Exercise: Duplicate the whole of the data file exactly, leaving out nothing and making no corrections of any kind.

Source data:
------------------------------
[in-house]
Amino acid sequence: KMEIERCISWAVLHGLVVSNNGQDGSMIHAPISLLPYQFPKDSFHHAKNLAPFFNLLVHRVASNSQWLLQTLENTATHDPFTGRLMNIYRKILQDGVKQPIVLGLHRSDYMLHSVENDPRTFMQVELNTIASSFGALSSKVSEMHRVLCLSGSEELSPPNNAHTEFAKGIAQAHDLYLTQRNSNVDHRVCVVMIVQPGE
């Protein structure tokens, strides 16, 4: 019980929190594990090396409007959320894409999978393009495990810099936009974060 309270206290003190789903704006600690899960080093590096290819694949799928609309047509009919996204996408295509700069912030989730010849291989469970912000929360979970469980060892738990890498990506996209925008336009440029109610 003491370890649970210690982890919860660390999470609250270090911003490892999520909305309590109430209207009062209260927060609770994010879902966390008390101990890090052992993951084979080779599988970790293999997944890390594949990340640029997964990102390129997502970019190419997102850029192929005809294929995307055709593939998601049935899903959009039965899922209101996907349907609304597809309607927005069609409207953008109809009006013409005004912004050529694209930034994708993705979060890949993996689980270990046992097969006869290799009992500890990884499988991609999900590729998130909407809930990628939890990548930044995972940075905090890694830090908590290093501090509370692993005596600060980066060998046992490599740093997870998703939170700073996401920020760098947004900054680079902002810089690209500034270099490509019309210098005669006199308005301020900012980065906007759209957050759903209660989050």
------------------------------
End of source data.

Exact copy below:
[in-house]
Amino acid sequence: KMEIERCISWAVLHGLVVSNNGQDGSMIHAPISLLPYQFPKDSFHHAKNLAPFFNLLVHRVASNSQWLLQTLENTATHDPFTGRLMNIYRKILQDGVKQPIVLGLHRSDYMLHSVENDPRTFMQVELNTIASSFGALSSKVSEMHRVLCLSGSEELSPPNNAHTEFAKGIAQAHDLYLTQRNSNVDHRVCVVMIVQPGE
């Protein structure tokens, strides 16, 4: 019980929190594990090396409007959320894409999978393009495990810099936009974060 309270206290003190789903704006600690899960080093590096290819694949799928609309047509009919996204996408295509700069912030989730010849291989469970912000929360979970469980060892738990890498990506996209925008336009440029109610 003491370890649970210690982890919860660390999470609250270090911003490892999520909305309590109430209207009062209260927060609770994010879902966390008390101990890090052992993951084979080779599988970790293999997944890390594949990340640029997964990102390129997502970019190419997102850029192929005809294929995307055709593939998601049935899903959009039965899922209101996907349907609304597809309607927005069609409207953008109809009006013409005004912004050529694209930034994708993705979060890949993996689980270990046992097969006869290799009992500890990884499988991609999900590729998130909407809930990628939890990548930044995972940075905090890694830090908590290093501090509370692993005596600060980066060998046992490599740093997870998703939170700073996401920020760098947004900054680079902002810089690209500034270099490509019309210098005669006199308005301020900012980065906007759209957050759903209660989050």